Political Fictions No Stranger than Reality – But At Least They're Less Depressing

John Kass
|
Posted: Oct 08, 2014 2:05 PM
Political Fictions No Stranger than Reality – But At Least They're Less Depressing

In an early scene on "Madam Secretary" -- a kinda Hillary Clinton political soap opera on CBS -- our heroine mucks horse manure out of a barn.

As played by Tea Leoni, Madam Secretary is a former CIA-analyst-turned-professor in the Virginia horse country, in jeans and boots. She holds a pitchfork in her hand. And bits of straw and road apples cling to the tines.

She's asked: Why clean up horse poop?

"Why?" asks Madam Secretary. "I like it. It relaxes me."

Just then the president of the United States (Keith "I'm Easy" Carradine) rolls up the dusty road in a 30-car motorcade and insists she become secretary of state.

But that's the fantasy Hillary on CBS.

The real Hillary was scheduled to stump this week in Illinois for Democratic incumbent Gov. Patrick Quinn and star at another fundraiser.

And this, just as legislative committee hearings reconvene in Chicago on whether the $55.4 million he spent in 2010 was an anti-gang program or, as Republicans alleged, a get-out-the-vote "slush fund.

So I hope she brings her horse mucking tools.

I know what you're saying. You're saying that "Madam Secretary" is pure fiction, and that Hillary Clinton and our politicians live in the real world with the rest of us.

But politics is about fantasy, both Washington politics and local politics. And if you don't know this by now, you might need to see a specialist.

The liberal actor Martin Sheen, for example, campaigns with Democrats like Quinn.

You might be amazed, but the politicians don't ask Sheen to campaign for them because he once played a bald alien -- with a glowing avocado pit in the middle of his forehead -- in a bad sci-fi movie about world domination.

No, they ask him because he played liberal Democratic president Josiah "Jed" Bartlet in the Al Gore restoration fantasy that I believe was called "The Left Wing," or something that sounded like that.

Anthropologists will someday explain that fictional political TV dramas were targeted to specific demographic groups and contained political messages along with pleasing alternate realities.

And that's why I think we need more shows like "Madam Secretary" and "The Good Wife," another CBS Sunday

night drama about politics.

Our politics are so depressing lately that we need fantasy or we'll just go crazy.

So I'm trying to develop pilots for more political shows.

One I'm calling "First Lunch Lady," based on a real first lady.

She's so determined that school kids will eat healthy food at school that she uses the awesome power of the federal government to dictate the lunch menus.

Then she puts on a disguise and moonlights as a Washington, D.C., school lunch lady so she can find out for herself what the kids really think of her food.

Another show is "Grumpy Old Men Too," a quasi-reality program staring Vice President Joe Biden and Sen. John McCain. They're grumpy geezers who've lost their senses and lick their teeth a lot.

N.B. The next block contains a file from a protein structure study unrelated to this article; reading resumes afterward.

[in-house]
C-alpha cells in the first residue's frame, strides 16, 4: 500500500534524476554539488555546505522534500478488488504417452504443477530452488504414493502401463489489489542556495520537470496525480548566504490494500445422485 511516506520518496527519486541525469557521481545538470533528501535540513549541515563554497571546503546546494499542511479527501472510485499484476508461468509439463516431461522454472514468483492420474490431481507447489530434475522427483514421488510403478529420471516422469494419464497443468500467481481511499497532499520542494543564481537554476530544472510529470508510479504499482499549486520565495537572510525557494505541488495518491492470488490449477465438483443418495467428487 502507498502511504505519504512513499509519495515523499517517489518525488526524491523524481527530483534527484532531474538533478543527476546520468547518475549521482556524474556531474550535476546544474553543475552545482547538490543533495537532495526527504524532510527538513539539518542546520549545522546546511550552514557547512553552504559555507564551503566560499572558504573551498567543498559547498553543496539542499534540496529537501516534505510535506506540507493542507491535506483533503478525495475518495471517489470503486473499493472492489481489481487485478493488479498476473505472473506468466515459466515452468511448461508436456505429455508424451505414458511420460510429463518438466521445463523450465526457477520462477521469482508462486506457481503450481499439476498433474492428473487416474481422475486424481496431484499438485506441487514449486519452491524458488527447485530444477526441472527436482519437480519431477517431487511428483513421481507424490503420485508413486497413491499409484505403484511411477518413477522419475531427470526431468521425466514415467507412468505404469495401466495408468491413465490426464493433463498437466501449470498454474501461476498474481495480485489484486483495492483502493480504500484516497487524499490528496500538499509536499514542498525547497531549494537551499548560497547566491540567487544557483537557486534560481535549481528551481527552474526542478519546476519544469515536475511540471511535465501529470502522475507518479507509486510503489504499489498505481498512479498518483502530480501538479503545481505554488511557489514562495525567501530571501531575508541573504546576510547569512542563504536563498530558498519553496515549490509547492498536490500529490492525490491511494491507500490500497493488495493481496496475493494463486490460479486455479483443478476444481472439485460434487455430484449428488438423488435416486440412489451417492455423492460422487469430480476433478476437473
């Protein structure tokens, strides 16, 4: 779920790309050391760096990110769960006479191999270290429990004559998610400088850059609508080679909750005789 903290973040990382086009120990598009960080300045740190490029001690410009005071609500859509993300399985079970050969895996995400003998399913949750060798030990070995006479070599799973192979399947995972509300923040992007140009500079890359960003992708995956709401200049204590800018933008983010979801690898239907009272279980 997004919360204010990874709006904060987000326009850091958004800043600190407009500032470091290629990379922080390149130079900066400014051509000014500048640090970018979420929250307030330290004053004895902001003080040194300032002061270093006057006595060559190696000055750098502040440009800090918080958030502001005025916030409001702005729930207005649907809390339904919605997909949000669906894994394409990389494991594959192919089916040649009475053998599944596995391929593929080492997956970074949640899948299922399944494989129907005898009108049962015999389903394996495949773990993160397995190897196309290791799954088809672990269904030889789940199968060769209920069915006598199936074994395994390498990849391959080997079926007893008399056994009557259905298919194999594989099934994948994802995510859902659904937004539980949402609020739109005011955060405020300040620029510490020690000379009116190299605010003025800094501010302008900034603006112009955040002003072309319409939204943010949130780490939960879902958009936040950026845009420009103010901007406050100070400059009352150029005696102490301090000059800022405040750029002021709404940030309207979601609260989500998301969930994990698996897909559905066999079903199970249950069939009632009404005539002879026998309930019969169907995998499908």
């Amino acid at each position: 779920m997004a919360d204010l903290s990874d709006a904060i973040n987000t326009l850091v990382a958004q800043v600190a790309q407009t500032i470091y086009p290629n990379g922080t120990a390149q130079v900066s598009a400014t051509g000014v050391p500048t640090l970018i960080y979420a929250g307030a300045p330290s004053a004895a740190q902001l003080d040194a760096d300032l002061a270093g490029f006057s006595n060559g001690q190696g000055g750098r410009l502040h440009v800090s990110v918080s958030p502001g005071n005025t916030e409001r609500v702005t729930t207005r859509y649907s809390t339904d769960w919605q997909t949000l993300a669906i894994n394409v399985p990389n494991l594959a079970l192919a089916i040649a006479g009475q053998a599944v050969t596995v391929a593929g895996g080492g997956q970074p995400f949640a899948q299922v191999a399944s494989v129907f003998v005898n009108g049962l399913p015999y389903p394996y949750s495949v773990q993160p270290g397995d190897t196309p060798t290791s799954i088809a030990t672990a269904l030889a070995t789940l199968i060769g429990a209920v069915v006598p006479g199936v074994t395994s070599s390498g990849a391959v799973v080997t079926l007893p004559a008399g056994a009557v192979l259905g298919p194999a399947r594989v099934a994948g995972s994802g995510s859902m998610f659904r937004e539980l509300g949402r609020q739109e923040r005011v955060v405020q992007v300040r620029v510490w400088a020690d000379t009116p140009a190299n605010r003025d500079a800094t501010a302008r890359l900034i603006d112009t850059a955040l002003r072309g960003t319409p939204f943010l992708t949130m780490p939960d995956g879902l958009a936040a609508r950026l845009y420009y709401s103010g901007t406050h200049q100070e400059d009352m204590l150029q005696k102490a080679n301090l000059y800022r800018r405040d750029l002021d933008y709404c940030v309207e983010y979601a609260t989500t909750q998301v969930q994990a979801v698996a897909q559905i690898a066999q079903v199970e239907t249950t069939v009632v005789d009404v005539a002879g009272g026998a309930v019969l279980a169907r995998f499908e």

Every couple weeks or so, a special Washington committee allows them to go out and meet the public, with disastrous results. Hilarity ensues.

McCain talks as if he's on some military contractor's payroll and is always seen demanding wars. Then he wonders why no one takes him seriously.

And Biden says stupid things about our allies and he always seems to be apologizing to the world leaders.

In the show, Biden insults so many world leaders that his handlers vote that he should be locked in an underground bunker in the desert, with a silver chain around his ankle to prevent escape.

Naturally, a crazed Biden shrieks "Chains? Put y'all back in chains!"

But who'd ever believe the vice president of the United States would say something so weird?

Fiction is perhaps more believable, like "The Good Wife," which along with "Madam Secretary" airs on Sunday

nights.

So most Sunday

evenings we'll curl up on the couch -- me with a cup of herbal tea or some internationally flavored coffee -- and enjoy some TV, since "The Good Wife" is based somewhat in reality:

The Cook County state's attorney gets caught with a hooker in a bribe scam, is sent to prison and then is released on some "legal technicality."

And before you know it, he's campaigning again, and is elected governor of Illinois.

His aides are constantly worried that the Alpha Gov. might get too friendly with the female office staff, including a redhead who may or may not wear undergarments.

But the star is the good wife, Alicia Florrick, as played by Juliana Margulies. She wears great suits, is a top lawyer, great mom and good, honest friend.

And, she's considering her own campaign for state's attorney. She's being urged to do so by none other than the real-life Valerie Jarrett and the real-life Gloria Steinem.

Since I've known every Cook County state's attorney since 1981, I admit it, I admit it. I'm hooked.

In the last episode, the incumbent state's attorney, a baldheaded weasel, is using his prosecutor's power to squeeze Alicia's friend and keep her out of the race against him.

When she confronts him, he says he has nothing to say.

Alicia: I doubt that. Men always have something to say.

Bald Weasel: When I put your partner away for 15 years, then I'll have something to say.

Alicia: If you're still in office.

Many of you think that mixing the fantasy world with the real world is just plain wrong.

But just remember what Hillary once said in the real world:

"What difference, at this point, does it make?"